Matt Reeves’ ‘The Batman’ Expertly Embraces Realism

The Miscellany News.

Part of the joy of superhero films lies in the mutable foundation of their source material, which allows for endless reinterpretation. As much as reboots are generally hated for pandering to nostalgia, they make a lot of sense for superheroes. Before the filmic reboots, and before this “golden” age of superhero films, DC and Marvel were constantly remixing comic books under different visual styles and levels of violence. This spirit of change is exactly what “The Batman” needed, as director Matt Reeves has successfully created the most goth superhero since “Ghost Rider” with Nicholas Cage (or maybe “The Crow” with Brandon Lee?). Robert Pattinson is absolutely brooding, yes, and his blurred black eye shadow reeks of Hot Topic, but the film’s tortured ethos bleeds into every aspect of the production, turning the interior of Wayne Manor architecturally Gothic with a capital G. The cinematography, while fantastic and legible when on a big screen, is properly dark and dim the whole way through, to the point where it might even be necessary to squint. Thumbs get cut off and heads bashed in with blunt objects, and although a PG-13 rating holds it back from being totally explicit, the glimpses of blood and gore we do see are sometimes more than enough. I’d be surprised if a decade ago this film still got a PG-13 rating, because it feels rated R.

The feeling that “The Batman” is “adult” comes from a realistic Gotham City, and therefore realistic villains. The city’s economy and politics are discussed as they would be in any mob drama, surpassing even Christopher Nolan’s trilogy in that regard. The Dark Knight trilogy set a standard for superheroes not as fantasy, but as a kind of magical realism wherein the laws of real life are relatively stable, interrupted by the occasional improbable feat. It is a pain to play the game of comparison with Marvel and other DC movies, seeing as their intended effects are worlds apart, but… truly, how can they compare? Even when half of the universe’s living beings are mercilessly killed, such as  in “Avengers: Endgame,” it often feels like nothing happened. Here, the city and its people palpably feel pain. Batman himself is immature, imperfect and barely qualifies as a businessman, much less a superhero, even when we ignore the fact that he has always been just a sporty rich boy dressed in Kevlar. The city is disgusting, a cesspool of crime and corruption, where the only good cop really is Commissioner Gordon, played perfectly by Jeffrey Wright in an underappreciated performance. And even through his anonymizing mask,  Paul Dano as the Riddler steals scene after scene, interpreting the role as a blend between Bane and a chronically online, scrawny incel. Everything operates, in terms of tone, much more like Alan Moore’s “Watchmen” or “V for Vendetta” in that the plot happens realistically, but with a poetic license that allows for it to play out in an enchanted and unusually interconnected manner.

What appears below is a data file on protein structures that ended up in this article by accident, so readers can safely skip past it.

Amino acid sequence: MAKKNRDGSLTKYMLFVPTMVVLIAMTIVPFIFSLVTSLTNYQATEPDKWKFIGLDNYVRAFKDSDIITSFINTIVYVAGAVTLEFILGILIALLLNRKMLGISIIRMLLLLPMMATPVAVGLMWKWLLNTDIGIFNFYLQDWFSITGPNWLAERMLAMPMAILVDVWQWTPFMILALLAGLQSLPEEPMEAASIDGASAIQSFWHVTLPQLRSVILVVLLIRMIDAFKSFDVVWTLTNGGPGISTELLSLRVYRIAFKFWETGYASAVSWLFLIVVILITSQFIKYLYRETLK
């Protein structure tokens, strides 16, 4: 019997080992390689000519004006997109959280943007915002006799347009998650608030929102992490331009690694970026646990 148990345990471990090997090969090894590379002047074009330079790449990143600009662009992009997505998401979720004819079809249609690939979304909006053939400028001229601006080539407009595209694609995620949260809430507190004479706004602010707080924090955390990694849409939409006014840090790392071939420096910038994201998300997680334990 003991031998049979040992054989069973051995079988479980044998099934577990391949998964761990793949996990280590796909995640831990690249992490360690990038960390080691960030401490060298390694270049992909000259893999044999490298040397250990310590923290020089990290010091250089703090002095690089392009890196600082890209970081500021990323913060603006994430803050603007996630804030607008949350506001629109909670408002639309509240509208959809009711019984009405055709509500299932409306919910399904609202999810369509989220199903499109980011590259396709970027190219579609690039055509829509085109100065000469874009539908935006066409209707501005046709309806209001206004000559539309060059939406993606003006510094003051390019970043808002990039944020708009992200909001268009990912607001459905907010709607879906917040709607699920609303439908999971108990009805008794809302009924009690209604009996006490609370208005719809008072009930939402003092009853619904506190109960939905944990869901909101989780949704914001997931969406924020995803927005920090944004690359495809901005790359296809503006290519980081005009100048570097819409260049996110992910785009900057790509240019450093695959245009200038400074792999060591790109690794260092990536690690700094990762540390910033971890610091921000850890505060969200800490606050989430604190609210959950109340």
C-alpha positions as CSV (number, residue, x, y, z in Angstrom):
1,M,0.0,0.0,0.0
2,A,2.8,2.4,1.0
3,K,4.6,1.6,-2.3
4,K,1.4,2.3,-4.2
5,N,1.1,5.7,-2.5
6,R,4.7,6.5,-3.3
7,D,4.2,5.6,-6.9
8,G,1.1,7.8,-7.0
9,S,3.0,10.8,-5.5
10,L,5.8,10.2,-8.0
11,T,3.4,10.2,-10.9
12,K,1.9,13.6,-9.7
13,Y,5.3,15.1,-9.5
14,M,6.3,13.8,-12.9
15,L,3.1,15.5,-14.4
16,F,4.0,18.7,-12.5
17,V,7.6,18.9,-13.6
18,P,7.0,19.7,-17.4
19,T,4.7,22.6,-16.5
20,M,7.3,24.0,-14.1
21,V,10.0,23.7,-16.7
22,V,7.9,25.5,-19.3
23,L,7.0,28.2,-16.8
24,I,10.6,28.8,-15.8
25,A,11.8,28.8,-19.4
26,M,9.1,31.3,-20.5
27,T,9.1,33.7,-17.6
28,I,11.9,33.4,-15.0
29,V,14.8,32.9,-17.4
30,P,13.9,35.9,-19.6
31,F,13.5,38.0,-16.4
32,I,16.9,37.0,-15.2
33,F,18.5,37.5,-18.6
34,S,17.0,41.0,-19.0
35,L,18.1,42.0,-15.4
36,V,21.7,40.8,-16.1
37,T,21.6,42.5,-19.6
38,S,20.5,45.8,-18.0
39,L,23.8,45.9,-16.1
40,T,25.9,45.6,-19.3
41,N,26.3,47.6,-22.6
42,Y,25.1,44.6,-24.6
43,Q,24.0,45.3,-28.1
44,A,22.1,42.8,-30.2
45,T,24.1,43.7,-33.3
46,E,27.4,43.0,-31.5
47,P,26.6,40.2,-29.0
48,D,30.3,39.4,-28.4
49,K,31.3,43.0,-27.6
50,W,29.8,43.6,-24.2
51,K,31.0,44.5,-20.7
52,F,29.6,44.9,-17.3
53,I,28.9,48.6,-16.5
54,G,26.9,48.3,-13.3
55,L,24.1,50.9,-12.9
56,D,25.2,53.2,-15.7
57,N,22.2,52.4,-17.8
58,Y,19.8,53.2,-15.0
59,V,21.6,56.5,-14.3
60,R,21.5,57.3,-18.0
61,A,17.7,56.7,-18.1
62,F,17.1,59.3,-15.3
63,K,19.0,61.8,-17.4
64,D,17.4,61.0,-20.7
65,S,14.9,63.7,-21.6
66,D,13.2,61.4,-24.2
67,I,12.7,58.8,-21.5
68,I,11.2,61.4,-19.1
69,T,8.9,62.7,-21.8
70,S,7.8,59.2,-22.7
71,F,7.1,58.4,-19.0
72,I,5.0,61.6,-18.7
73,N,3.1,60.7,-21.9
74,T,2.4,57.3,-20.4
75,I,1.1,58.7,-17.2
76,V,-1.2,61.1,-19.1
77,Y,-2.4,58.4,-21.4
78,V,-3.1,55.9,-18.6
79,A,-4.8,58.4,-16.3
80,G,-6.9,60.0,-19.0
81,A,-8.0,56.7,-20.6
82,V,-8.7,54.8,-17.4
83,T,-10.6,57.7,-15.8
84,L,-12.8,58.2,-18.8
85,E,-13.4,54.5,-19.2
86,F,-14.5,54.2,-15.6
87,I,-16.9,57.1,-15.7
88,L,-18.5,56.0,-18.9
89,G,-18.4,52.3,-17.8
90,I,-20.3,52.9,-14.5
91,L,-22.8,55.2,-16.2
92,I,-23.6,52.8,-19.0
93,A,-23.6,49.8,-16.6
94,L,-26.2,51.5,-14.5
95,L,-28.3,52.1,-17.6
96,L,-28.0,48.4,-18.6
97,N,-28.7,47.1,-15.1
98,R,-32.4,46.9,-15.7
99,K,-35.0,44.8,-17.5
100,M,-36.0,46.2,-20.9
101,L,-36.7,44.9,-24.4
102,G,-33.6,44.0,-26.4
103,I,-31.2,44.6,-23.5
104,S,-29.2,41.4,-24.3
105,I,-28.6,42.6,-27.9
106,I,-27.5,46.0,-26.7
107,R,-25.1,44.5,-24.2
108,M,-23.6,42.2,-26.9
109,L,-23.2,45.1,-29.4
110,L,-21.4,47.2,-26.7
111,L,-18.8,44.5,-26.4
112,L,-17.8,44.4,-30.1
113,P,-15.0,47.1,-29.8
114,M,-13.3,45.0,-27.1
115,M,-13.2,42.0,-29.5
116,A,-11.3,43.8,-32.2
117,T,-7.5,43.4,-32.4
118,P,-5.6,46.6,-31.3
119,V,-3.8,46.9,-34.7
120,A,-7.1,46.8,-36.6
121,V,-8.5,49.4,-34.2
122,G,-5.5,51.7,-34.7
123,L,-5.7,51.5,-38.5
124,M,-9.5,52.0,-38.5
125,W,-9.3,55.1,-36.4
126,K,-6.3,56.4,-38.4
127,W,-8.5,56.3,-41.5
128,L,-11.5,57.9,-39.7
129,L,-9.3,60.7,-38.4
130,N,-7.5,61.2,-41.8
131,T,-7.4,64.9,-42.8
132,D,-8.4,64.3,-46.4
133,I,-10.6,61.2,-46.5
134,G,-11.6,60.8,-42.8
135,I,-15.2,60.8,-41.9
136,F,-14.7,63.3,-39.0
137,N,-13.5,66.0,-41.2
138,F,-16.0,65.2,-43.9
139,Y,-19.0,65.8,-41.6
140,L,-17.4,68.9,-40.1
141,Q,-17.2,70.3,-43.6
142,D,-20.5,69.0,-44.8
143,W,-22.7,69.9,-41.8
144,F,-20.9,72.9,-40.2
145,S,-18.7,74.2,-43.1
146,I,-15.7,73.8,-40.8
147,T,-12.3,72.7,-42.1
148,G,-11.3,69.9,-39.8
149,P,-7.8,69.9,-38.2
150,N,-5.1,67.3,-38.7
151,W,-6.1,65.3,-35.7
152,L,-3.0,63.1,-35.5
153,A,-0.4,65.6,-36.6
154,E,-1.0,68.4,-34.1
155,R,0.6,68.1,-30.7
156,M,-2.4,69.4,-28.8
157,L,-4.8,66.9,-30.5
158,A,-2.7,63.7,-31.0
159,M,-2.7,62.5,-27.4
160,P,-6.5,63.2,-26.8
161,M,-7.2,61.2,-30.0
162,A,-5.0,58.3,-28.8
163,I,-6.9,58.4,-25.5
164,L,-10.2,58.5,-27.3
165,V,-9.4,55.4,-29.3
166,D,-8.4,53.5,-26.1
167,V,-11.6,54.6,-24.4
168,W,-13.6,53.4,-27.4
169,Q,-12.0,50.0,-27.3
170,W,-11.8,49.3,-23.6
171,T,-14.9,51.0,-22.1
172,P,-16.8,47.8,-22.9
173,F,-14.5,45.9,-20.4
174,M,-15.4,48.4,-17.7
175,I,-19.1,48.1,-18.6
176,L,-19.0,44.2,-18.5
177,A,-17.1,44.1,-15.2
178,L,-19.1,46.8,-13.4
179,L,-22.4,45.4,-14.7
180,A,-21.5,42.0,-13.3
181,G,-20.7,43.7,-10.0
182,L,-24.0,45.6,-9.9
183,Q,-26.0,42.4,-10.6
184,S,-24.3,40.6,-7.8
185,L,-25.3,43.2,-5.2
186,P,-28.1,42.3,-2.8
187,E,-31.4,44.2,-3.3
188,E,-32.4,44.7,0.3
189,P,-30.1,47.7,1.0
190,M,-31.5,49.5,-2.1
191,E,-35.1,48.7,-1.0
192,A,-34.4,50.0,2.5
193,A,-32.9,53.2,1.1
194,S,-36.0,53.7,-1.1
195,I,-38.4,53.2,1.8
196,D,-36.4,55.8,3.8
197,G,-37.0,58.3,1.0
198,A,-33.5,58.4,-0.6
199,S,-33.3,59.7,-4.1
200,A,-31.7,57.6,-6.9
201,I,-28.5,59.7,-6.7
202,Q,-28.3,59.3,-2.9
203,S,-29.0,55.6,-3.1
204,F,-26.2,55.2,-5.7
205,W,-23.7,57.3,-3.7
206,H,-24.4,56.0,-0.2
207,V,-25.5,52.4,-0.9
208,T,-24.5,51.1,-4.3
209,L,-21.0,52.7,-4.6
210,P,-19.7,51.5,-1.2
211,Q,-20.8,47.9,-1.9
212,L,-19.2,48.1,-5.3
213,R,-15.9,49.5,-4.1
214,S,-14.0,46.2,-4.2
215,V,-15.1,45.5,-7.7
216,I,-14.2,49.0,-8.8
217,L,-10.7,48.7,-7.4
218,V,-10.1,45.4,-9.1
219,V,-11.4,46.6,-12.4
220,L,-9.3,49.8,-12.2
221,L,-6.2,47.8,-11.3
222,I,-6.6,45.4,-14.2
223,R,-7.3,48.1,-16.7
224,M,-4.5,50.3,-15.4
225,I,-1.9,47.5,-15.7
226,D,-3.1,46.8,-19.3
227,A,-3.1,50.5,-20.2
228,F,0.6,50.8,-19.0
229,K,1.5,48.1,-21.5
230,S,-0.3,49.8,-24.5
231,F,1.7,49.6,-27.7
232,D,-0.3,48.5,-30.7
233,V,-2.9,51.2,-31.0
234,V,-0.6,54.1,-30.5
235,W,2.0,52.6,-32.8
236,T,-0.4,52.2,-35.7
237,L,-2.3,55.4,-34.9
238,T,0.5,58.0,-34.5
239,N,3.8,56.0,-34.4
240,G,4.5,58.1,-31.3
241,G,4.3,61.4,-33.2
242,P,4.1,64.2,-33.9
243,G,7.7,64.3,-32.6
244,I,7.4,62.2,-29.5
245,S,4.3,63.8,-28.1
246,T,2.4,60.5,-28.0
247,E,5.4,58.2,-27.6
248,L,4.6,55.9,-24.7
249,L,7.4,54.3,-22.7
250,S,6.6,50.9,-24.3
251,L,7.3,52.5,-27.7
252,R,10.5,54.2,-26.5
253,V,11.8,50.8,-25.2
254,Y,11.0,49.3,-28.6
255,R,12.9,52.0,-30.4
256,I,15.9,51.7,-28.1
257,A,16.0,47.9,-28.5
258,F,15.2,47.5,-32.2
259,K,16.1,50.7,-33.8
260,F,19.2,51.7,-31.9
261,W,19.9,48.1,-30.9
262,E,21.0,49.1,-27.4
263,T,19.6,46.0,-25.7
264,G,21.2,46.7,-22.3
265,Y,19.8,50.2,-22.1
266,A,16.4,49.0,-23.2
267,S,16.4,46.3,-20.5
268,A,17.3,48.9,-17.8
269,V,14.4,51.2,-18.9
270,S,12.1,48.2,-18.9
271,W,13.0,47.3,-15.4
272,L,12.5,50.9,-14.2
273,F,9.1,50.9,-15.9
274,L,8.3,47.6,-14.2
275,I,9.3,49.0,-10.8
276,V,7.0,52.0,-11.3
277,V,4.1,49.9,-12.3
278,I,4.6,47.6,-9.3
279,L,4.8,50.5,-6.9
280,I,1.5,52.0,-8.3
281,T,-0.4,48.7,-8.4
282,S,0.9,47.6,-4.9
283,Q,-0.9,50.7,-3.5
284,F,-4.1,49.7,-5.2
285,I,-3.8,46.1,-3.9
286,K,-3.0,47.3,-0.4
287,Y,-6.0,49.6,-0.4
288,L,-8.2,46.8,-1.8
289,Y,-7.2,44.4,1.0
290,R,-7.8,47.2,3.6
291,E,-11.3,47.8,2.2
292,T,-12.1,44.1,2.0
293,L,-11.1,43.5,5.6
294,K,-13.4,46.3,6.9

Many have cited this as the first example of Batman as a detective. While that may be true, it doesn’t mean he’s necessarily good at it. In fact, one of the most shocking scenes (light spoilers ahead) features the Penguin mocking Batman and Gordon for their poor knowledge of Spanish. It’s difficult to describe, because the entire genre depends on super-human, super-perfect beings, but in “The Batman,” Bruce Wayne makes mistakes simply because people make mistakes, not because the plot calls for it. In other words, the story’s coincidences are uncontrived. As someone who firmly believes the ideal length for a film is an hour and a half at most—and less is more—I was dreading this one’s nearly three-hour runtime. The film’s pacing, however, makes this time melt away, the plot revealing itself in delicious slow-motion, mimicking the slow burn expected of detective films. Anything faster and you might miss the details littered throughout, many of which are hidden in the shadows along with Batman himself. 

Aside from a few narrative inconsistencies too minor to name and a score that awkwardly bumps against the occasional scene, it all works. Pattinson exceeds expectations, probably because this is a Batman more suited to his forte, which is some combination of a physical presence that suggests a wired, wary psychological state and his scowl. Christian Bale’s (or even Michael Keaton’s) Batman are powerful men who like to wear suits and drink whiskey in their big leather armchairs in an immaculate lair… Pattinson’s Batman sits on a stool in his dilapidated Batcave drinking Monster Energy. 

Zoë Kravitz is more immediately and obviously suited to be Catgirl than Pattinson is to be Batman—I will only say she is perfect for the role—but was not as memorable as he was because her narrative arc is a little too conventional—and again, perfect otherwise. The tension between the two is really powerful, more so than any other Batman-Catgirl relationship we’ve seen so far, perhaps due to the painful lack of chemistry between Michelle Pfeiffer and Keaton in “Batman Returns” and, to a lesser extent, between Bale and Anne Hathaway in “The Dark Knight Rises.” In a word, they smolder when put together. 

Three years ago, Reeves announced Pattinson being cast in the lead role by tweeting a gif of Pattinson in a different role: the Safdie Brother’s 2017 “Good Time”. The connection between his role in that movie and his role in “The Batman” seemed disparate, but now, it’s easy to see how the filthy underground world of “Good Time” inspired Pattinson’s Batman. In both of them, you can feel him suppressing so much rage, a well of pain we can only imagine through the droplets of anger he lets out. 

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